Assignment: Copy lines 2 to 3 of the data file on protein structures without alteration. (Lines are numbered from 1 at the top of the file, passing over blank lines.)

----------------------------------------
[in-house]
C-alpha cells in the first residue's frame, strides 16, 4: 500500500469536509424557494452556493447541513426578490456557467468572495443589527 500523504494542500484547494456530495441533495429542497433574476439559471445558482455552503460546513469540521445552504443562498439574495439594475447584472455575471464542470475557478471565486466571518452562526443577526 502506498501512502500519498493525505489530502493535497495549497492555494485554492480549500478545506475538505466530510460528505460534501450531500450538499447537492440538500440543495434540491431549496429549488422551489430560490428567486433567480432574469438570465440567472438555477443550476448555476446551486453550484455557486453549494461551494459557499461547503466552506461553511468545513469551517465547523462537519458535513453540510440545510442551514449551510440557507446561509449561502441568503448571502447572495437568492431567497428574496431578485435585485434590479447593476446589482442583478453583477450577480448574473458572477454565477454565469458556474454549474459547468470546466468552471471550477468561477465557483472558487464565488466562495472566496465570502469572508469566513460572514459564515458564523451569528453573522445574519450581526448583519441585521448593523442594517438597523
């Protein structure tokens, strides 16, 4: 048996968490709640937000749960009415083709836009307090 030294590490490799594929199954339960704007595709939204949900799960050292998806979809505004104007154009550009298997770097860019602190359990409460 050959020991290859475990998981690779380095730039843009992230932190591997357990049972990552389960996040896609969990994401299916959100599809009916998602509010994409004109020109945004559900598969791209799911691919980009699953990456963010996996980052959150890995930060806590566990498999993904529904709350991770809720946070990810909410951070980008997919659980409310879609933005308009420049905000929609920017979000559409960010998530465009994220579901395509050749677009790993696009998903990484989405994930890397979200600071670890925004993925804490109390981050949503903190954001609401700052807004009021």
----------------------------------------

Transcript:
C-alpha cells in the first residue's frame, strides 16, 4: 500500500469536509424557494452556493447541513426578490456557467468572495443589527 500523504494542500484547494456530495441533495429542497433574476439559471445558482455552503460546513469540521445552504443562498439574495439594475447584472455575471464542470475557478471565486466571518452562526443577526 502506498501512502500519498493525505489530502493535497495549497492555494485554492480549500478545506475538505466530510460528505460534501450531500450538499447537492440538500440543495434540491431549496429549488422551489430560490428567486433567480432574469438570465440567472438555477443550476448555476446551486453550484455557486453549494461551494459557499461547503466552506461553511468545513469551517465547523462537519458535513453540510440545510442551514449551510440557507446561509449561502441568503448571502447572495437568492431567497428574496431578485435585485434590479447593476446589482442583478453583477450577480448574473458572477454565477454565469458556474454549474459547468470546466468552471471550477468561477465557483472558487464565488466562495472566496465570502469572508469566513460572514459564515458564523451569528453573522445574519450581526448583519441585521448593523442594517438597523
């Protein structure tokens, strides 16, 4: 048996968490709640937000749960009415083709836009307090 030294590490490799594929199954339960704007595709939204949900799960050292998806979809505004104007154009550009298997770097860019602190359990409460 050959020991290859475990998981690779380095730039843009992230932190591997357990049972990552389960996040896609969990994401299916959100599809009916998602509010994409004109020109945004559900598969791209799911691919980009699953990456963010996996980052959150890995930060806590566990498999993904529904709350991770809720946070990810909410951070980008997919659980409310879609933005308009420049905000929609920017979000559409960010998530465009994220579901395509050749677009790993696009998903990484989405994930890397979200600071670890925004993925804490109390981050949503903190954001609401700052807004009021």